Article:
Walter Sickert, Tate Britain, 28 April 2022 – 18 September 2022, an exhibition in collaboration with the Petit Palais, Paris, reviewed by Leslie Jones
Walter Sickert eschewed the “idealised nude”. He painted street vendors, as in Two Coster Girls (1906) but also sex workers, in La Hollandaise (c 1906), Cocotte de Soho (1905), Two Women on a Sofa (1903-1904), Fille Vénetian Allongée (1903-4) and The Prussians in Belgium (1912). In Le Lit de Cuivre (1906), according to one Parisian reviewer, Sickert depicted “whores with withered bodies”. The Star, in 1912, referred disdainfully to an “ordinary street corner loafer”, seated on a bed alongside a half-naked prostitute in Dawn Camden Town (c 1909).
The language changes but the song remains the same. The curators of this exhibition, an Anglo-French collaboration, dissociate themselves from artwork that might ‘objectify women’, likewise from Sickert’s supposedly voyeuristic, ‘keyhole view’, as in Woman Washing her Hair (1906), which brings to mind Degas’ Après le bain femme nue couchée (1885). They draw attention to what they call “the more threatening juxtaposition of male and female figures”, as in the drawing Persuasion (1907). “Some people”, they opine, “are critical of the potential for violence that they see” in works like The Camden Town Murder (c 1907-1908).
Jonathan Jones notes that Sickert called his flat in Camden Town Jack the Ripper’s bedroom (The Guardian, 26 April, Walter Sickert review – serial killer, fantasist or self-hater?). He records that the paper of three letters written by Sickert in 1888 matched that of three of the Ripper’s missives. But it was the crime novelist Patricia Cornwell who first made this contentious claim, in Portrait of a Killer: Jack the Ripper – Case Closed (2002), a somewhat presumptuous title. She evidently failed to convince artist Mark Walter, for one. He considers Cornwell’s book worthless (personal information; and see www.markwalterartist.com)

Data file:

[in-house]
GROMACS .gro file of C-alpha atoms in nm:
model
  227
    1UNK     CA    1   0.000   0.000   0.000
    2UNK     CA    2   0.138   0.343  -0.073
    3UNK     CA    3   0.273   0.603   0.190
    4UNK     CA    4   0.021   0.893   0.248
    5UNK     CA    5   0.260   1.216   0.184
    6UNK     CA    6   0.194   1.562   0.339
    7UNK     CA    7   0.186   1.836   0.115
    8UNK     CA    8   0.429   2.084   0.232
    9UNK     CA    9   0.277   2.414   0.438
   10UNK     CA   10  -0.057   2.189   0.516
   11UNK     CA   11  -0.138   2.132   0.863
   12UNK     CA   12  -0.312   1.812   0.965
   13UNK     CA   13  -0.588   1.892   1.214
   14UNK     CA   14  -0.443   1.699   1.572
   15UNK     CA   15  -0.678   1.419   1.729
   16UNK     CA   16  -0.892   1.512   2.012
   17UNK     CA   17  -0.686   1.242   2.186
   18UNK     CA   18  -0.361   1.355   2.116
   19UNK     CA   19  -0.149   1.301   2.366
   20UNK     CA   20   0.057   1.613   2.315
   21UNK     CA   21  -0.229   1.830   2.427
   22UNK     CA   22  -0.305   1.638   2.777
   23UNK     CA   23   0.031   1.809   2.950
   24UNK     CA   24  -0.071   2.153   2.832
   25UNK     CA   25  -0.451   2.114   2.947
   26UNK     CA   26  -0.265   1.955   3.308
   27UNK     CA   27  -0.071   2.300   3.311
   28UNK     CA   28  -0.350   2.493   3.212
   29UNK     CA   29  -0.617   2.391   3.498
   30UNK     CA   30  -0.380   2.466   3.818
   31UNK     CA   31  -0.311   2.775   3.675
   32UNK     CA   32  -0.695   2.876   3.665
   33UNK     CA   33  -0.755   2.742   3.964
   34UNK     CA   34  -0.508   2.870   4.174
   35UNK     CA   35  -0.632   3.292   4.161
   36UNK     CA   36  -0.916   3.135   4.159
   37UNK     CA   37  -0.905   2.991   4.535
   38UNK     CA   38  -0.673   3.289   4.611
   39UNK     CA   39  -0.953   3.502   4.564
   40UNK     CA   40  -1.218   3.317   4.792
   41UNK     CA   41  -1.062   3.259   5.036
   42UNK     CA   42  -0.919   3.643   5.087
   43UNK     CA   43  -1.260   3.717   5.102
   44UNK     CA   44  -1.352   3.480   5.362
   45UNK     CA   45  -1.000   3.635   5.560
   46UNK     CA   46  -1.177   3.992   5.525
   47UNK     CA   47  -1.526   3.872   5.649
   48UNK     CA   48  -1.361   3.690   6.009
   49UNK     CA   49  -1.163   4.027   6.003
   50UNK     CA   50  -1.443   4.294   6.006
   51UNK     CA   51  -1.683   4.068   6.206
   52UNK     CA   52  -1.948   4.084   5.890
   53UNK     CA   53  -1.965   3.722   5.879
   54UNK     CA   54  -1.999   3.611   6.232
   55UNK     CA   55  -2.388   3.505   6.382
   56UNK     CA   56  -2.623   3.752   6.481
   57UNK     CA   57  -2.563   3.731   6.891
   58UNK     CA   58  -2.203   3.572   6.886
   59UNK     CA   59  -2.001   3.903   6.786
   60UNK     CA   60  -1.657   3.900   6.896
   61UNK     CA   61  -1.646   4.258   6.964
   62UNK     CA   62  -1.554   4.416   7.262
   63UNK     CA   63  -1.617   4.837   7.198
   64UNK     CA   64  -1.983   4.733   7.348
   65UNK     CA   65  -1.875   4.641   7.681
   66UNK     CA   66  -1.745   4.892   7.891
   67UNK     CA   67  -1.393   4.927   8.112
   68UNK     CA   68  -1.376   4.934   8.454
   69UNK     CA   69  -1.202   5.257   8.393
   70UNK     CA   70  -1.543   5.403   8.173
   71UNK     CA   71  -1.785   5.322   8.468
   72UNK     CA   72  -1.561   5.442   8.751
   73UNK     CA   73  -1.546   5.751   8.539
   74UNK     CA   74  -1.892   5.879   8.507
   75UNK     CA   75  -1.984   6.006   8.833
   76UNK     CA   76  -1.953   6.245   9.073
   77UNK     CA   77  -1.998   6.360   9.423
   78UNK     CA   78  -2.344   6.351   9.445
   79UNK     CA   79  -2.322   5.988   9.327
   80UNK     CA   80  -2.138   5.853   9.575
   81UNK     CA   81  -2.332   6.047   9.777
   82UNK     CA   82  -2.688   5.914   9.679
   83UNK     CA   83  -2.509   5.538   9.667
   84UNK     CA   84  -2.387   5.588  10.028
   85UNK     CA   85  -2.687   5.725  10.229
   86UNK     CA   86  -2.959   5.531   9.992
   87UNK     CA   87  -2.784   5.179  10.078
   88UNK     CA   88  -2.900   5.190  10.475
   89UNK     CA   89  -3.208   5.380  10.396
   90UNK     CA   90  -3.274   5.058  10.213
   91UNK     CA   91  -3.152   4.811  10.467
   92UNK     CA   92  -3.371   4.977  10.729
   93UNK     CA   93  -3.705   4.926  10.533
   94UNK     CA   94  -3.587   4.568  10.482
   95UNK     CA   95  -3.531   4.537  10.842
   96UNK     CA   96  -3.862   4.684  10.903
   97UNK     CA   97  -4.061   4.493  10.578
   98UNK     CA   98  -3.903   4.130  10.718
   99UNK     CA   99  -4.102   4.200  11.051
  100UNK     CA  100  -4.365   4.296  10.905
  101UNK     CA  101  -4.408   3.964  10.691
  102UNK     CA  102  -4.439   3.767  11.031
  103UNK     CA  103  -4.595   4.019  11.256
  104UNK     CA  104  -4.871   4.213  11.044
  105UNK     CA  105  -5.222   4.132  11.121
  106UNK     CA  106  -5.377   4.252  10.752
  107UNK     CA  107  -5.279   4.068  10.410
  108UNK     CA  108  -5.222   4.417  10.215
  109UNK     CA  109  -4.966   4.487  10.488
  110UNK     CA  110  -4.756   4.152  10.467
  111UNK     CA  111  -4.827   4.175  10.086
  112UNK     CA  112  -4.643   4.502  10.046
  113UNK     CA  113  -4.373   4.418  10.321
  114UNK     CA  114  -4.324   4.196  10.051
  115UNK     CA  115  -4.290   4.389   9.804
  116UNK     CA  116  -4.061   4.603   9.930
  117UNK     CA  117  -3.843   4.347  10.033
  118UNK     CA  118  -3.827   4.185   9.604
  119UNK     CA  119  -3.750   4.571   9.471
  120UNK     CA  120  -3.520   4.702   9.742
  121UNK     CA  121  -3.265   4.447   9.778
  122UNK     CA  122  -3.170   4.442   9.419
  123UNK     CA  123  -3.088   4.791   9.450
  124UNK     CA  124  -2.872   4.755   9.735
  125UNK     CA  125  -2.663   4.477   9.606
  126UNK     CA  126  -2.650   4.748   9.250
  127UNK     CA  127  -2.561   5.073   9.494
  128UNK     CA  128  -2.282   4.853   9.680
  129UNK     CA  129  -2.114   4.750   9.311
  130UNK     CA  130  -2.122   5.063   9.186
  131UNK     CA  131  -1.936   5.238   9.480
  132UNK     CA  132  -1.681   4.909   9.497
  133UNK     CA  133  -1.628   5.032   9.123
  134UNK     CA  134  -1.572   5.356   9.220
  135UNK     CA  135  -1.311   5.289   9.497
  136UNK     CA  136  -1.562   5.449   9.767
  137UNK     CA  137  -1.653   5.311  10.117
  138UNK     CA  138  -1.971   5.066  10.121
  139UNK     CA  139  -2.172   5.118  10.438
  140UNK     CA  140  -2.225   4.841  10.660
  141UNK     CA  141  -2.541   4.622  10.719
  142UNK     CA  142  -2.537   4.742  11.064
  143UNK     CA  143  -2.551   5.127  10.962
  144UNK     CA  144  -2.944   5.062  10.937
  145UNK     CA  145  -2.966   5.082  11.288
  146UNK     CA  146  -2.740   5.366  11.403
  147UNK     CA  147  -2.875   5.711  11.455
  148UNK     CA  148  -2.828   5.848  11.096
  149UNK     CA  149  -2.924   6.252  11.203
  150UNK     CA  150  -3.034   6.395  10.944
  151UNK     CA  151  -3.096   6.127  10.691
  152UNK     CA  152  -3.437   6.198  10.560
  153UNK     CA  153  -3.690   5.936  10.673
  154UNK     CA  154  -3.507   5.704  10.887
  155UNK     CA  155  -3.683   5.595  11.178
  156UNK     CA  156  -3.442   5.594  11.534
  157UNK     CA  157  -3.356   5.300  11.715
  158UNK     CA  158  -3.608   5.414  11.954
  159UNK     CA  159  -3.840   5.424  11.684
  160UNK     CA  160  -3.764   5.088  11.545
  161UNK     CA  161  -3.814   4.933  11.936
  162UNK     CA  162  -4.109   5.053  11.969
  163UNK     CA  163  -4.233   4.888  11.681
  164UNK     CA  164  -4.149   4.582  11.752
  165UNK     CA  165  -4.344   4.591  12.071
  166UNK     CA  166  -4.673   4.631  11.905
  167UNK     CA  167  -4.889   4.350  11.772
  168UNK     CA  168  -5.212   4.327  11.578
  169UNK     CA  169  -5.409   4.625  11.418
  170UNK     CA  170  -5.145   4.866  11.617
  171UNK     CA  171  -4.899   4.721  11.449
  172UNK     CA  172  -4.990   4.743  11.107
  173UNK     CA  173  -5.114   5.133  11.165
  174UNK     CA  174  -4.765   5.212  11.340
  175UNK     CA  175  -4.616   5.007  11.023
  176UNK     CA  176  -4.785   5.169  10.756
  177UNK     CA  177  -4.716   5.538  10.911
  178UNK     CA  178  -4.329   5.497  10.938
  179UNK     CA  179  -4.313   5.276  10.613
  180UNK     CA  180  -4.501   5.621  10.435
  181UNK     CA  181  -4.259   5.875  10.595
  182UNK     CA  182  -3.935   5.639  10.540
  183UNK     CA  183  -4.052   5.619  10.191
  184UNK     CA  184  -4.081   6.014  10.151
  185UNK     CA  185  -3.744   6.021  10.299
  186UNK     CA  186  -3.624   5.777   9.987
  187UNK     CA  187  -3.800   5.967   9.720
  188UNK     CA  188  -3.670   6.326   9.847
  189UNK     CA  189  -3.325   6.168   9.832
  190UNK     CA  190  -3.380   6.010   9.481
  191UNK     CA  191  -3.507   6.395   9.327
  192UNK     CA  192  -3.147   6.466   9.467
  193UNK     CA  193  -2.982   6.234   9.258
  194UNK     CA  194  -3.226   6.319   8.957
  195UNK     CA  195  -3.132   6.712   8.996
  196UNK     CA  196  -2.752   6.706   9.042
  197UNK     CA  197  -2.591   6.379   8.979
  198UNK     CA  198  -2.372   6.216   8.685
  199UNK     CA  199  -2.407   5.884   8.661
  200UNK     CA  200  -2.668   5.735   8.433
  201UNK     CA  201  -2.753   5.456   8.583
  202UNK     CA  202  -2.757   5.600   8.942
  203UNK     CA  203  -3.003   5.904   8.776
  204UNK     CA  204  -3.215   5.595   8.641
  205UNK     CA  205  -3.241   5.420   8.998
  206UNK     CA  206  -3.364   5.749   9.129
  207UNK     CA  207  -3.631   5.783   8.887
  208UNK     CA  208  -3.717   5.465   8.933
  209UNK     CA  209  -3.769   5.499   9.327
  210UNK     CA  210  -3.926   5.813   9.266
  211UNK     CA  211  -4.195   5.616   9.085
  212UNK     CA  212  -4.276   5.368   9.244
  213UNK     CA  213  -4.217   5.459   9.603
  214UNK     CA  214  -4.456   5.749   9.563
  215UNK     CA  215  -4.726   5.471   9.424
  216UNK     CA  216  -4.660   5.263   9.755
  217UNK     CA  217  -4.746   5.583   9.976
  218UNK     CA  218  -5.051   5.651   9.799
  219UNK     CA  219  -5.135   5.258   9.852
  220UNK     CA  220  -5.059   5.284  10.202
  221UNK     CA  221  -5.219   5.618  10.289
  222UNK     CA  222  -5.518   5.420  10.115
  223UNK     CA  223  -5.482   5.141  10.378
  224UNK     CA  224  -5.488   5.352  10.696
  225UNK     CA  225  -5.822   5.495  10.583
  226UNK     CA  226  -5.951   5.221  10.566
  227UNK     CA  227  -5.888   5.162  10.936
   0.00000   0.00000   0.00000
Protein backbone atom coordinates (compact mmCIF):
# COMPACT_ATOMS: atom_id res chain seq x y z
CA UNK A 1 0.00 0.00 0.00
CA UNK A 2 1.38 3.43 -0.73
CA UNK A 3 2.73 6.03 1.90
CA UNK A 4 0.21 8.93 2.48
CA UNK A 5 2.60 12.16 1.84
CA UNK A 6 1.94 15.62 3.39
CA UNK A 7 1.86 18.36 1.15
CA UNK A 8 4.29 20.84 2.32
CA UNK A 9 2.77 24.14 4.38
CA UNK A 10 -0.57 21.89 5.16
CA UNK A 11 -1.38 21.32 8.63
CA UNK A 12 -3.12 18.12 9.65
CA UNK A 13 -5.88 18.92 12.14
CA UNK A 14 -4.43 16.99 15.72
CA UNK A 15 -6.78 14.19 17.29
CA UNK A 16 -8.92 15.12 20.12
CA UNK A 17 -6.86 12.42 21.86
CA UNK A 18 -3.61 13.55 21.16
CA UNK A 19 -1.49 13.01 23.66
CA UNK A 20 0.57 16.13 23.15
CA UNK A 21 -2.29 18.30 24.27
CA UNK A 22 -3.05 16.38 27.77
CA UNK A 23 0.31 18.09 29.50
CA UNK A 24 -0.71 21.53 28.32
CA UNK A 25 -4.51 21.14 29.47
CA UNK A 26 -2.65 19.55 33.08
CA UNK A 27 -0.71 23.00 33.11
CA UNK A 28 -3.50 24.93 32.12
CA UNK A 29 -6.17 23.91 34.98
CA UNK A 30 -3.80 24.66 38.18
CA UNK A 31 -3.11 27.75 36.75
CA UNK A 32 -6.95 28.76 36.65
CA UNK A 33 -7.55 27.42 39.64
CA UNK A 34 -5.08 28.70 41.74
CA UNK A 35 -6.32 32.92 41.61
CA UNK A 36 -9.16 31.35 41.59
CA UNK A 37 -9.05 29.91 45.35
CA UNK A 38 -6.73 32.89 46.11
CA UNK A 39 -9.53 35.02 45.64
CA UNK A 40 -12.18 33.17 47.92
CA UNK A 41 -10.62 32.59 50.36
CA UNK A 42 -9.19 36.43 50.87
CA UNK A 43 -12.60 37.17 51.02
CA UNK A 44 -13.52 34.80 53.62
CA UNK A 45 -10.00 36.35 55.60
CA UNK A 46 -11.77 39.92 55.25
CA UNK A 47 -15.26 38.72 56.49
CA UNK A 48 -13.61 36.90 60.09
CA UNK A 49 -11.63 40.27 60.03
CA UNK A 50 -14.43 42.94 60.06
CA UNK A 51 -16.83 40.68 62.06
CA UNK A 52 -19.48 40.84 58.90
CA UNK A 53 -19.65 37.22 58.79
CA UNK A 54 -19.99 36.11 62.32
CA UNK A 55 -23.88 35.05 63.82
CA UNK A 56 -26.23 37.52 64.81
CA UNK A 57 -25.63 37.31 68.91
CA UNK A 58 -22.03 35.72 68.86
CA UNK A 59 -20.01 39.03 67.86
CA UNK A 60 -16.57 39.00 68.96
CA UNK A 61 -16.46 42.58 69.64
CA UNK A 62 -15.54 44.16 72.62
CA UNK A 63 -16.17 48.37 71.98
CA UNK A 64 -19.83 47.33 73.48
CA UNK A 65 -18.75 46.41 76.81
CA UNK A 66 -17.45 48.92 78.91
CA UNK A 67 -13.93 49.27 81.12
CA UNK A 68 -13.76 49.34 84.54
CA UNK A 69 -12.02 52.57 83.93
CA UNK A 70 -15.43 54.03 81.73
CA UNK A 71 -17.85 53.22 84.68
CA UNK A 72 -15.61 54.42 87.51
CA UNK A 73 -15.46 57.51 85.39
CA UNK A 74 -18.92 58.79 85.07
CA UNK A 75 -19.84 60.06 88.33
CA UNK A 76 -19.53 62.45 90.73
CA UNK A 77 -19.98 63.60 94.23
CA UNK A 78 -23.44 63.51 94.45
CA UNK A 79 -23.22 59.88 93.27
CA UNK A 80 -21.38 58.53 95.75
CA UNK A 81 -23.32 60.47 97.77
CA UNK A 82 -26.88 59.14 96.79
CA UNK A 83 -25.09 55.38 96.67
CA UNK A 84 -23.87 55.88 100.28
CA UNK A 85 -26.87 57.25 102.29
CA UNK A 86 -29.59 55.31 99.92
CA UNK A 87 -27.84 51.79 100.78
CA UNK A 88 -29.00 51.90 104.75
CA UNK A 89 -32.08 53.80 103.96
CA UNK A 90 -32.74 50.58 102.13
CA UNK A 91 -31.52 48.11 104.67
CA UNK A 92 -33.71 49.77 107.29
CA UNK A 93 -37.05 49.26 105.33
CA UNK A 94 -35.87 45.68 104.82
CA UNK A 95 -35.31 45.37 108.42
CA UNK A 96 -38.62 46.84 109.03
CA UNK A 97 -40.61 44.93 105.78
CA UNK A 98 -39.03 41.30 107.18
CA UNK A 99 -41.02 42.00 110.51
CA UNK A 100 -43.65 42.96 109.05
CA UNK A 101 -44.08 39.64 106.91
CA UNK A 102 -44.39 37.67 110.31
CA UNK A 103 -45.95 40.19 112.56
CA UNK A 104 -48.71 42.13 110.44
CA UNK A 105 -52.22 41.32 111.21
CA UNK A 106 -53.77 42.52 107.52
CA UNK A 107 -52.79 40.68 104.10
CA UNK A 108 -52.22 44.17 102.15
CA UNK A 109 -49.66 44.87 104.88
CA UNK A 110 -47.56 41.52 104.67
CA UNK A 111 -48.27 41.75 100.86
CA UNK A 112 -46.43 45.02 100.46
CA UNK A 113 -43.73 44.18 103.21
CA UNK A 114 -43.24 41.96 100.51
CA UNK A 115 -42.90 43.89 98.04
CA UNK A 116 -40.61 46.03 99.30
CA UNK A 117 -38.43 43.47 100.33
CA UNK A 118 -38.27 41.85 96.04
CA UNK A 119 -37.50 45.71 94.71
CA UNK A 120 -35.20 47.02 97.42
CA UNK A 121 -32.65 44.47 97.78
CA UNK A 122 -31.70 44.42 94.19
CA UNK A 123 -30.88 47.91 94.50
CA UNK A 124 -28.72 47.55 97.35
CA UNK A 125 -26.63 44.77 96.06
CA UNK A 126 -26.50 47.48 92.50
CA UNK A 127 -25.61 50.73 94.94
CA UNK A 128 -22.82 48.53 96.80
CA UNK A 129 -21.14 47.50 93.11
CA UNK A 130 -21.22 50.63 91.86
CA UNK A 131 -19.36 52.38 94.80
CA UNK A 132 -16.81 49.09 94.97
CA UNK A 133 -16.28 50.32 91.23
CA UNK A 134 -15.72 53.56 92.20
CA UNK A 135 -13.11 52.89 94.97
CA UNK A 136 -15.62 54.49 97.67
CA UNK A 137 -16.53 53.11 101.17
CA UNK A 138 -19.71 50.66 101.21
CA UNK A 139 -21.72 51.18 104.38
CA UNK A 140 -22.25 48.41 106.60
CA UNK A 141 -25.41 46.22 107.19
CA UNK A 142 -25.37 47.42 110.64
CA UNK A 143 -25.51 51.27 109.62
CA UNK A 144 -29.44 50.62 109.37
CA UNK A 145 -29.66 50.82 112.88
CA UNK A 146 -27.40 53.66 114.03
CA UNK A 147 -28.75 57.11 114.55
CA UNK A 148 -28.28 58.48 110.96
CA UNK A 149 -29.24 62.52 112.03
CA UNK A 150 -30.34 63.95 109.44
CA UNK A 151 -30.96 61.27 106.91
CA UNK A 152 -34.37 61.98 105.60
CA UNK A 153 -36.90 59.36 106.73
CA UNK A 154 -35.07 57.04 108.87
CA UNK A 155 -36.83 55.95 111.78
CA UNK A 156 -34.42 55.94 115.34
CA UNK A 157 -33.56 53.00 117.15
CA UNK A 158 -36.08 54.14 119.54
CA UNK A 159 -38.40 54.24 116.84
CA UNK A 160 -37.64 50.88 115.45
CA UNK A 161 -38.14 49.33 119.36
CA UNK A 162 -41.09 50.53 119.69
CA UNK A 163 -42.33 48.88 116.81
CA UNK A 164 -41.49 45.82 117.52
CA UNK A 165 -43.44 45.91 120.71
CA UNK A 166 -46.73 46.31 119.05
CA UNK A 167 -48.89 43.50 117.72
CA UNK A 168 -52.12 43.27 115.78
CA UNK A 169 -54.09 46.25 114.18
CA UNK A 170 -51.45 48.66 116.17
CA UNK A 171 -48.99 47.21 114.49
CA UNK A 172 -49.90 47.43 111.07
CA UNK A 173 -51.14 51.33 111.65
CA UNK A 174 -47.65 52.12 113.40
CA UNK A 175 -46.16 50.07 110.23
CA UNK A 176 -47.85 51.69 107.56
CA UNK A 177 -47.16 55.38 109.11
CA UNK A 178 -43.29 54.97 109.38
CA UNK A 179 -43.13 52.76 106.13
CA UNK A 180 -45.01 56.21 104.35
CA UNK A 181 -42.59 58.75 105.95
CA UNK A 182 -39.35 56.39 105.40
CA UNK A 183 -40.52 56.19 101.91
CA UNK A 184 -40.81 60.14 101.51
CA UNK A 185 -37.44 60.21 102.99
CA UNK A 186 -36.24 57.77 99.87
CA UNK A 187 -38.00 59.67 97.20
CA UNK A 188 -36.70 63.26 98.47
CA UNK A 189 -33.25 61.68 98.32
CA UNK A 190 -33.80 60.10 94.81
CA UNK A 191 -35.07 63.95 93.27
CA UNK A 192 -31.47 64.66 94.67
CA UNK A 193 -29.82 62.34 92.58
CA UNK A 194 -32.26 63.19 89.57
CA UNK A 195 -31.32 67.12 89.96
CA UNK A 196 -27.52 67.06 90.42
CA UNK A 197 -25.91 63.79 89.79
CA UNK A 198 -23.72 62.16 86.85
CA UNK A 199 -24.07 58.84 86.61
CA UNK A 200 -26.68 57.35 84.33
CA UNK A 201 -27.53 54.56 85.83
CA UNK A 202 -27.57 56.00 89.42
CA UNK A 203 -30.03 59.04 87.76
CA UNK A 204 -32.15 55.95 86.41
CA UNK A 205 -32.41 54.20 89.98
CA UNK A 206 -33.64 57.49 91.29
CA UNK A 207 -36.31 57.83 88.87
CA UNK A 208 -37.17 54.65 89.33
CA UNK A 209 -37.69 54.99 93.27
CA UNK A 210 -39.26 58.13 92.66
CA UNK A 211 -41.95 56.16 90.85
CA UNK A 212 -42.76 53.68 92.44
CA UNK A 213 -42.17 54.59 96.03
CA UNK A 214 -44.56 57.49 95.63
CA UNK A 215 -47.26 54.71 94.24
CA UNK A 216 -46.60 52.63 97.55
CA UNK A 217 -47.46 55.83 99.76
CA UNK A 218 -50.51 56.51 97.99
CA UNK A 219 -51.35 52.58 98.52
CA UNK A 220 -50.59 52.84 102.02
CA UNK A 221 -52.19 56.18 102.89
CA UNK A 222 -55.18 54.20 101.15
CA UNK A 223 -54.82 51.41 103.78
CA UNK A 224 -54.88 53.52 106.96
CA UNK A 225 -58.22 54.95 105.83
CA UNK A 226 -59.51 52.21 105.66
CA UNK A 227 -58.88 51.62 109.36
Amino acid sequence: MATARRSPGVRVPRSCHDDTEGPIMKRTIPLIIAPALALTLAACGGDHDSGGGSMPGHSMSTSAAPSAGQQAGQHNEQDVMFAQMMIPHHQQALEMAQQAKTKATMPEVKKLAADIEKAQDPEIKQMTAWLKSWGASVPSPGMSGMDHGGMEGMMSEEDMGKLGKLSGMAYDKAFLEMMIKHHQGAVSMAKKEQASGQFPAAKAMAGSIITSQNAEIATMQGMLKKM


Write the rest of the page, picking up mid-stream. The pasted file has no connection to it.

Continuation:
The inclusion in this exhibition of works by artists that influenced Sickert, at different stages of his career, is effective. His Théatre de Montmartre (1906) was one of a series of his depictions of French theatre and music hall, with distinct echoes of Degas’ The Ballet Scene from Meyerbeer’s opera Robert le Diable (1906). For a time, Sickert was a pupil and etching assistant in James Abbott McNeil Whistler’s studio. Compare the former’s A Shop in Dieppe (c. 1886) to the latter’s very similar Shop Front: Dieppe (1897-9). Sickert also emulated Whistler’s seascapes. Pierre Bonnard, in turn, was a key influence on his depictions of the female nude, a genre in which he arguably found his métier. Consider, for example, Bonnard’s Femme assoupie sur un lit (1899).
Drinking, gambling, bare knuckle fighting, boredom, concupiscence, exhaustion – all are amply on display herein. Francis Bacon, indicatively, owned Sickert’s Granby Street (1909), which he displayed in his studio. British painting has come a long way from Messrs Millais, Alma-Tadema and Ruskin, although the latter’s painterly evocations of Venetian architecture are superior to those by Whistler (see Chiaroscuro – Ruskin, in darkness and in light, QR, Spring 2012).
Dr Leslie Jones is the Editor of Quarterly Review